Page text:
Select Committee on Delegated Powers and Deregulation Tenth Report


Memorandum by the Department of Social Security

  1.    This memorandum identifies provisions for delegated legislation in the Social Security Bill 1997. The object of the memorandum is to: explain the purpose of the delegated powers taken; describe why the matter is to be left to delegated legislation; and explain the procedure selected for each power and why it has been chosen.

  2.    The Social Security Bill 1997 contains a range of measures relating to social security benefits, the social fund, child support and national insurance contributions. It has three main strands:

        -  to reform the way in which decisions on benefits, social fund payments and child support are made, and to rationalise the appeals process (Part I of the Bill);

        -  to improve compliance in respect of National Insurance contributions (Part II); and

        -  a range of other miscellaneous measures which are designed to simplify the current legislation to remove anomalies and to facilitate improvements in service delivery, and to enable the Government to live within public expenditure targets.

Decision making and appeals

  3.    The basic legal framework for making Social Security decisions and handling appeals was laid down before 1948 and has been added to piecemeal as the social security system has developed. The Department of Social Security operates according to legal procedures which were designed prior to the introduction of the Next Steps Agencies and prior to recent advances in information technology.

  4.    The Social Security Bill aims to streamline and simplify the process for making and changing decisions to enable the Department to develop a system which is: more accurate; faster; easier for the public and staff to understand; more cost effective; and which will maximise the benefits to be gained from the latest developments in IT. It also contains proposals to rationalise and integrate the appeals arrangements to enable appeals to be handled more quickly.

  5.    The main proposals which relate to decision-making are: to replace the current system of multiple specified decision makers, some of whom are independent and some of whom act on behalf of the Secretary of State, with a simplified system of single status decision makers, all acting on behalf of the Secretary of State; to replace the current system of multiple component decisions, where various elements of decisions each carry individual appeal rights, with single "outcome" decisions; to simplify the rules on how and when decisions can be changed so as to enable decision makers to take a "second look" at disputed decisions and correct them at the earliest opportunity; and to facilitate the increased automation of decision-making, where appropriate.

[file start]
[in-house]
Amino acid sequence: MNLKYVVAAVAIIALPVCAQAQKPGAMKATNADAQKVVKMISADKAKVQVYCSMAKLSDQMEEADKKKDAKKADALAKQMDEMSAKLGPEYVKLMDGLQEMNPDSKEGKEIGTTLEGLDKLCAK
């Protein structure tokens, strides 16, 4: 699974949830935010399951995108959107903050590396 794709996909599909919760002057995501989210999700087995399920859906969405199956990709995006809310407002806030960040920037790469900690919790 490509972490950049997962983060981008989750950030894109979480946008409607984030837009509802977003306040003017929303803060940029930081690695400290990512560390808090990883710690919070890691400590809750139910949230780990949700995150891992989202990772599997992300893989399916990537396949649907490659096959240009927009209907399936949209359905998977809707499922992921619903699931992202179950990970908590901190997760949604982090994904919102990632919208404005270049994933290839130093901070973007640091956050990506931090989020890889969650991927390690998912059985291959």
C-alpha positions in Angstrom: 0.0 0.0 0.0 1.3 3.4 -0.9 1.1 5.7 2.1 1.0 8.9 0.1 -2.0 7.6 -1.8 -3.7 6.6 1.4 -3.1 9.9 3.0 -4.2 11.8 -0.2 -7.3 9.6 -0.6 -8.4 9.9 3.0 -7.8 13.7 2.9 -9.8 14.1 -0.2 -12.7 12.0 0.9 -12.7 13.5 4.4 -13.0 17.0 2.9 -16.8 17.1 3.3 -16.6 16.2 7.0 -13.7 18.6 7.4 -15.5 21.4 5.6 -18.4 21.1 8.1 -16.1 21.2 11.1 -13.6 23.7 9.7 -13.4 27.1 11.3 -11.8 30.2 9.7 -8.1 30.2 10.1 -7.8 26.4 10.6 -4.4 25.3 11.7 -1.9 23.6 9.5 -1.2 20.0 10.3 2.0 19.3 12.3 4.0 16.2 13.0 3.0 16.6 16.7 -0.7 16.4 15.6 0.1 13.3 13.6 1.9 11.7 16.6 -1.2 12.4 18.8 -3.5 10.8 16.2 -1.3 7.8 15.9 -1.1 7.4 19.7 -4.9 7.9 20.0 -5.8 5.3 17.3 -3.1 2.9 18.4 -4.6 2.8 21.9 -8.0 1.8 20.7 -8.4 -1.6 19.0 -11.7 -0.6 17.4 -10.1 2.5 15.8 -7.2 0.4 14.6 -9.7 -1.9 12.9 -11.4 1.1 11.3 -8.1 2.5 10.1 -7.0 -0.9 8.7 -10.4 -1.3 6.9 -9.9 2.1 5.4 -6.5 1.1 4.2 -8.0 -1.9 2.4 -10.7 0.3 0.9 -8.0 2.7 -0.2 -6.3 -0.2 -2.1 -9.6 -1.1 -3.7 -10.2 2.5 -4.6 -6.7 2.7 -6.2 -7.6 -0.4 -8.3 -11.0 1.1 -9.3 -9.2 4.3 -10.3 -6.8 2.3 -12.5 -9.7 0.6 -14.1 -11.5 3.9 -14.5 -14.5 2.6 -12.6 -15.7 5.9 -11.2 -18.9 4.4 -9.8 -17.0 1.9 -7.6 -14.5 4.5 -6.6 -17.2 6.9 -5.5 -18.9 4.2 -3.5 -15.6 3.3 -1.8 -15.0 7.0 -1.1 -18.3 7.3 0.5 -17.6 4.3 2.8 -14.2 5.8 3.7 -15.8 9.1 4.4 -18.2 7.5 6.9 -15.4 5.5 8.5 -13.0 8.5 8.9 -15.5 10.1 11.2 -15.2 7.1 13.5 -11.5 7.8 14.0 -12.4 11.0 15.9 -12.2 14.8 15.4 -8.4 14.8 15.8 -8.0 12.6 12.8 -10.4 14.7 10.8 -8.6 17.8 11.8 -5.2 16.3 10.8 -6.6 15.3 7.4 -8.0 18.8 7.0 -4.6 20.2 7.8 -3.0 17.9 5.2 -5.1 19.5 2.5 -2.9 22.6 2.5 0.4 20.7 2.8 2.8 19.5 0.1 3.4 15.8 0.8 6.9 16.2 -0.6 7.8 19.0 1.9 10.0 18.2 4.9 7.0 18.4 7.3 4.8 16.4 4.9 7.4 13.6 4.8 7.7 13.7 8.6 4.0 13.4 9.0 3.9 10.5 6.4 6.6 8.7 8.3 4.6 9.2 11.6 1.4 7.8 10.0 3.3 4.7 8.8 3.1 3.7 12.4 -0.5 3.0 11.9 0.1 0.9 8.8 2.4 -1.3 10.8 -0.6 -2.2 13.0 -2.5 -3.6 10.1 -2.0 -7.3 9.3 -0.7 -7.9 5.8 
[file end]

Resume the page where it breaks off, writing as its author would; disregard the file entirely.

6.    With regard to appeals, measures in the Bill will: replace the five separate tribunal jurisdictions with a single unified appeals jurisdiction with, broadly, one set of powers to determine all cases; enable appeal tribunals to consist of one, two or three members according to the needs of the case, and to have access to appropriate expertise where necessary; provide additional powers for an appeal tribunal to correct its own decisions in order to reduce the number of cases which need to go to the Commissioners; and introduce a new right of appeal on contributions questions. Other measures restore the power to suspend payment of benefit in cases which would otherwise be affected by a decision of a Commissioner or the Courts in a "lead" case which the department is challenging; and introduce new powers to "stay" cases or make "safe" assessments where the decision will depend on the outcome of a "lead" case.

National Insurance contributions

  7.    The Bill contains a range of measures related to National Insurance contributions which are designed to limit avoidance; improve compliance and further align contributions rules with tax.

  8.    The main proposals are: to end the exclusion from National Insurance contributions of non-cash payments made under a restrictive covenant - an agreement under which employees agree to give up certain rights in return for a payment (if made in cash, such payments are already subject to National Insurance contributions but non-cash payments are not); make certain payments into funded unapproved retirement benefit schemes liable for national insurance; bring non-cash vouchers into liability; align the treatment of share options for national insurance purposes with the tax treatment of share options; introduce a new regime of civil financial penalties for less serious cases of non-compliance; increase to 7 years' imprisonment the maximum penalty for fraudulent evasion of national insurance; provide powers which will enable the Contributions Agency to distrain the goods of contributors as a means of enforcing payments of contributions debts; and reduce administrative burdens on business by enabling employers to settle NICs liability on minor and irregular payments to employees in a single lump sum as they do in relation to tax liability.

Other measures